In response to the economic impact of the covid-19 pandemic, the US Federal Reserve cut its short-term interest rates from a high of 2.5% in June 2019 to zero by March 2020 and restarted large-scale quantitative easing measures through asset purchase.
Between June 2020 to October 2021, the US Fed bought $80 billion of Treasury securities and $40 billion of agency mortgage-backed securities each month all in a bid to ensure the US economy rebounds from the covid-19 recession.
The impact of the US Fed policies while aiming to stimulate the economy has had a negative effect on the country’s inflation which has spiked from lows of 1.2% levels in 2020 to 7.2% as at January 2022.
US policymakers recently announced they plan to soon end their expansionary policies which had been used to fight the economic damage from the coronavirus pandemic and signalled they could increase their benchmark interest rate three times next year.
The US Fed officials had earlier argued that the inflationary pressures the economy was facing would fade as the world adjusted to Covid-19. However, as the pandemic has continued inflation has soared, fanned by supply-chain bottlenecks and strong demand amid massive fiscal and monetary policy support.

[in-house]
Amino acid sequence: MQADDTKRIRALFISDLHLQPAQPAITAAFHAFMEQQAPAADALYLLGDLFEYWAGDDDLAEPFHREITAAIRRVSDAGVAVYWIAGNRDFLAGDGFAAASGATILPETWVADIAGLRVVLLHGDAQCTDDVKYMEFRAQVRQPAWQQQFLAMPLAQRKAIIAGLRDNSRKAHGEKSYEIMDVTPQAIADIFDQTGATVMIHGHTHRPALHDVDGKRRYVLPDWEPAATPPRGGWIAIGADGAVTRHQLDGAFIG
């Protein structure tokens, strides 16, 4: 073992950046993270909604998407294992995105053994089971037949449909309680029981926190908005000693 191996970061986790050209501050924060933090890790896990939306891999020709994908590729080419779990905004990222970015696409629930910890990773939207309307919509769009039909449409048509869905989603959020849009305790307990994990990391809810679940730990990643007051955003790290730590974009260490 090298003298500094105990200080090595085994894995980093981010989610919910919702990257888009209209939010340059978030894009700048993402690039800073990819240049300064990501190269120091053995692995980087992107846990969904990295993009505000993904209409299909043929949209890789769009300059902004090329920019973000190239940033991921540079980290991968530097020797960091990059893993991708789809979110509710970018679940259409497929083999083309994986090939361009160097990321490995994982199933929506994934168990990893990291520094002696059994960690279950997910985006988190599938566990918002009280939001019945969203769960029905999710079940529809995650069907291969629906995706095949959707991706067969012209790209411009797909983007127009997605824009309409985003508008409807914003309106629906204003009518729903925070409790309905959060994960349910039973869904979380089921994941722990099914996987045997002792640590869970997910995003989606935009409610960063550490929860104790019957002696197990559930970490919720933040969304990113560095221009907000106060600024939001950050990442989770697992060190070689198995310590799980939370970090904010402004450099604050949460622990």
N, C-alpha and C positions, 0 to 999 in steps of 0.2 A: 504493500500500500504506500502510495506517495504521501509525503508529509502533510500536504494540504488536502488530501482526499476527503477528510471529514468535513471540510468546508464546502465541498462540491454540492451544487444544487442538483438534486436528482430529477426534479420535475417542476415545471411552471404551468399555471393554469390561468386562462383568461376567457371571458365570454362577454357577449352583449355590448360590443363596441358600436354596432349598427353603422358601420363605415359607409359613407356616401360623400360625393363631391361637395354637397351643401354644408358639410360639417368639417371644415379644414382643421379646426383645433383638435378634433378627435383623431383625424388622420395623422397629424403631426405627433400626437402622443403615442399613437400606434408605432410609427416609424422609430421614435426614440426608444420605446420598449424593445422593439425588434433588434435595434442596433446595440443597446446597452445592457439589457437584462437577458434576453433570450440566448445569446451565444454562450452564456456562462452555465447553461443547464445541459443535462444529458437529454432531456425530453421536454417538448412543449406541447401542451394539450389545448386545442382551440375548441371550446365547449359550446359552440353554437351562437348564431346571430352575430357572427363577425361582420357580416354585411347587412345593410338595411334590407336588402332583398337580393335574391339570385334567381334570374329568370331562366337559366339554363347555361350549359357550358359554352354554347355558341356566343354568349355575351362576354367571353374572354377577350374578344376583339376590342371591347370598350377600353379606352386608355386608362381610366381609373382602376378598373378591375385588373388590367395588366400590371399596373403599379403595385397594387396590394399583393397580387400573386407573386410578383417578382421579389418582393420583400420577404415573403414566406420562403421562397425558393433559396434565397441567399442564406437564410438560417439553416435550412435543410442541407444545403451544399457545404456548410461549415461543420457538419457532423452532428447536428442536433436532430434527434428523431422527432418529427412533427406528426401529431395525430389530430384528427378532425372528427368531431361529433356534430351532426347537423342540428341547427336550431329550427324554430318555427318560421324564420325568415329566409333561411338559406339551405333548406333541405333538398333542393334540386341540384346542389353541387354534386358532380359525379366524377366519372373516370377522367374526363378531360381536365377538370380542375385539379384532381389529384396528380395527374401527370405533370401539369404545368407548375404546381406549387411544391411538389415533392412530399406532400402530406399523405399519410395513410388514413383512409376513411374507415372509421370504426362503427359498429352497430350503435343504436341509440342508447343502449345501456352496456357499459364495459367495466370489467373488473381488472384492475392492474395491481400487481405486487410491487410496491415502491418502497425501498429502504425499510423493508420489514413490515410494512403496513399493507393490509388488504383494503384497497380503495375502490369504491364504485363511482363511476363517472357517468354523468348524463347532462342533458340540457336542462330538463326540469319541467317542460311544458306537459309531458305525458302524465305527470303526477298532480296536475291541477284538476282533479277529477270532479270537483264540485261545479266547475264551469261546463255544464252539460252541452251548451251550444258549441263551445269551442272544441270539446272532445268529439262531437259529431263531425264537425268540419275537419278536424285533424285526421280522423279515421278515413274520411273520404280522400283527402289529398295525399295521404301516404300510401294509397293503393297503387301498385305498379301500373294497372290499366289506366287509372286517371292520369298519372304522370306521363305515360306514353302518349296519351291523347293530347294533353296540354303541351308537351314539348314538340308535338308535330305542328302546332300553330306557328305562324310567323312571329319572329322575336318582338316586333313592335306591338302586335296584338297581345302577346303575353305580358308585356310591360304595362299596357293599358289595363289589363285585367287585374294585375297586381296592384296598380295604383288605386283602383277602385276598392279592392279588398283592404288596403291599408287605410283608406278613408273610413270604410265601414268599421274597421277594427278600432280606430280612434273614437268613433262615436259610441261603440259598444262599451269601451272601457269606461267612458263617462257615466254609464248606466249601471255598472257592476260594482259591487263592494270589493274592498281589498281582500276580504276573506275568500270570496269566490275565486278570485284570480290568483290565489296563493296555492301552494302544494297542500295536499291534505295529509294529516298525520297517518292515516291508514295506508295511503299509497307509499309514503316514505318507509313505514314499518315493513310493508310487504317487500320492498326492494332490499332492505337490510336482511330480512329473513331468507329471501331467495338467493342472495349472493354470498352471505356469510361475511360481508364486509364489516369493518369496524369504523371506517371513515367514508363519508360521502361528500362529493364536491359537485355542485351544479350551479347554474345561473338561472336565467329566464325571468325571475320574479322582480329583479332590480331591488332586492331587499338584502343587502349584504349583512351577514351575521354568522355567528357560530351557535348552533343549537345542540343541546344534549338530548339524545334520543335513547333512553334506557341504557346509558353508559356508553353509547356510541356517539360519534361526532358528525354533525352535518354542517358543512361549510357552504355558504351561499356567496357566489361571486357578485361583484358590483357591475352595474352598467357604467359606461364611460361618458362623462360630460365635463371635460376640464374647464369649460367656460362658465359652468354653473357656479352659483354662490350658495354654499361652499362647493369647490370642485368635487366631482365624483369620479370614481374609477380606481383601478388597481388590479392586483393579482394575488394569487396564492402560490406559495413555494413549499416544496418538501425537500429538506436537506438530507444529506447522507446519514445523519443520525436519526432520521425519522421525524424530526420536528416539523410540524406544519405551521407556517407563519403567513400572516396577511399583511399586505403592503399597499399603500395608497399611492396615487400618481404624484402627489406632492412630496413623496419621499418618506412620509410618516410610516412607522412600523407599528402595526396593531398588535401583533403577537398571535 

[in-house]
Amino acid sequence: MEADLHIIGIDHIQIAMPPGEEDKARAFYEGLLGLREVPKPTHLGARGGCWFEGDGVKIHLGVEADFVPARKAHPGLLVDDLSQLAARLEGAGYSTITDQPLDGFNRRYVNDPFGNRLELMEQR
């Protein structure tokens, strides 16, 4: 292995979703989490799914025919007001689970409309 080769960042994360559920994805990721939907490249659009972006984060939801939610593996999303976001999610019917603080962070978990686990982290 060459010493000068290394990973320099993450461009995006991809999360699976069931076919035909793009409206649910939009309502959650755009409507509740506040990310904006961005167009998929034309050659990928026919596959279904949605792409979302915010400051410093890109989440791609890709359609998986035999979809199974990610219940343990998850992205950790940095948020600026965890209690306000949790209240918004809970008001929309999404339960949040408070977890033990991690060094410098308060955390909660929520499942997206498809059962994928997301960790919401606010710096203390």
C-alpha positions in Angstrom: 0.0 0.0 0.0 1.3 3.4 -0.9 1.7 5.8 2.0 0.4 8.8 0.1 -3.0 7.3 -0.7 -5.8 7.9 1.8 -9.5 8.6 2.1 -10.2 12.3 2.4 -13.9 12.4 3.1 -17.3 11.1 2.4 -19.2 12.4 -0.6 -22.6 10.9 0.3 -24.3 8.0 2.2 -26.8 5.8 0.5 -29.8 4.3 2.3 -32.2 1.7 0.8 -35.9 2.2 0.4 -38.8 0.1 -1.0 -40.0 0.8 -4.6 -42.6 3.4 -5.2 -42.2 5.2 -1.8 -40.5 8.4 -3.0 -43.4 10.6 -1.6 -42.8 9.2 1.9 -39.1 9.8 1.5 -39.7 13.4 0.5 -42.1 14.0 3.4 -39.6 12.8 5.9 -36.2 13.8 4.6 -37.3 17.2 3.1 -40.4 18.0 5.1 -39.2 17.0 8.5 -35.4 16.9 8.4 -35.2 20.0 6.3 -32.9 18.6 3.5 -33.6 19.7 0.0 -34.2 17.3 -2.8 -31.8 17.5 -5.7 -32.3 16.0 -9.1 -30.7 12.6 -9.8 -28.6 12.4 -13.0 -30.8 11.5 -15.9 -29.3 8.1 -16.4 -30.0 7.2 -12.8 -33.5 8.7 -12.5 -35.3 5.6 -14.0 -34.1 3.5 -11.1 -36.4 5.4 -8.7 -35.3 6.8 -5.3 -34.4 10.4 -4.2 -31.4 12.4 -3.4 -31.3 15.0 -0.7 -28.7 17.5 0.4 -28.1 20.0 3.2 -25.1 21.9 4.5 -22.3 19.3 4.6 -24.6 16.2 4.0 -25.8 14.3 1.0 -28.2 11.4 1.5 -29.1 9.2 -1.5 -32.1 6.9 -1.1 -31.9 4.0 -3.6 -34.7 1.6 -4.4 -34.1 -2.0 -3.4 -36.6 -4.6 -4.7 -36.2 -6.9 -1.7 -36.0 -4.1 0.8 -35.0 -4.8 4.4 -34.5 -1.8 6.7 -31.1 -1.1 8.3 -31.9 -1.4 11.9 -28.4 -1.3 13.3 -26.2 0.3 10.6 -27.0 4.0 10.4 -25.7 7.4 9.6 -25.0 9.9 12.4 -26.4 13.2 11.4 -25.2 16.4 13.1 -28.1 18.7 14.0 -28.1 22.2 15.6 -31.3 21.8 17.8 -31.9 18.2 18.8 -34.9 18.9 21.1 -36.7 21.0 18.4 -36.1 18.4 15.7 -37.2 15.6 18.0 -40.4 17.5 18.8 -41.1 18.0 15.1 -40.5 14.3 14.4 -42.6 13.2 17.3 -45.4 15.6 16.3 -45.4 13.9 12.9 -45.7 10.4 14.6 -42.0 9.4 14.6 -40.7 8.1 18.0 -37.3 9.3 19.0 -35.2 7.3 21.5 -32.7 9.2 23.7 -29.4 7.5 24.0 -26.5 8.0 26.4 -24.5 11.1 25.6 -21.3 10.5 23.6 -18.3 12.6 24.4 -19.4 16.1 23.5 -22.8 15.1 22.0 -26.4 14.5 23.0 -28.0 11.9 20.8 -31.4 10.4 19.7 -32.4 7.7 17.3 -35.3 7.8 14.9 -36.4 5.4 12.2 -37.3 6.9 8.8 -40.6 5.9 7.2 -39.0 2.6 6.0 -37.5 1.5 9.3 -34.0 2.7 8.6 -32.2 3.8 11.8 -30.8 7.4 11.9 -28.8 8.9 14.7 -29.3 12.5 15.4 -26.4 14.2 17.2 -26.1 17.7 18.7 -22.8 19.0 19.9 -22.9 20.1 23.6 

With inflation surging at an annualized 7.2% pace in January 2022 (highest level since 1981) the US Fed plans to move faster to wind down its asset purchase program by March 2022, rather than the initial goal of mid-2022.
The have also signalled that they could increase their benchmark interest rate three times next year, indicating that they could hike their benchmark rates by a quarter of a percentage point three times in 2022, to keep inflation from getting out of hand. The projections also indicate that the policy makers might see another three rate-increases as appropriate in 2023 and two more in 2024, which would bring the US Fed rate to c. 2.1% by the end of 2024
Rising U.S. interest rates had often been thought to be bad news for emerging market economies as they increase debt burdens, trigger capital outflows, and generally cause a tightening of financial conditions that can lead to financial crises.
However current trends have shown that rises in U.S. interest rates in recent years has had fairly muted effects on financial conditions in emerging economies. Most emerging markets have had more prudent macroeconomic policies, currencies which are generally freer to respond to shocks, and more resilient financial sectors all which has reduced the impact rising U.S. interest rates on domestic economies.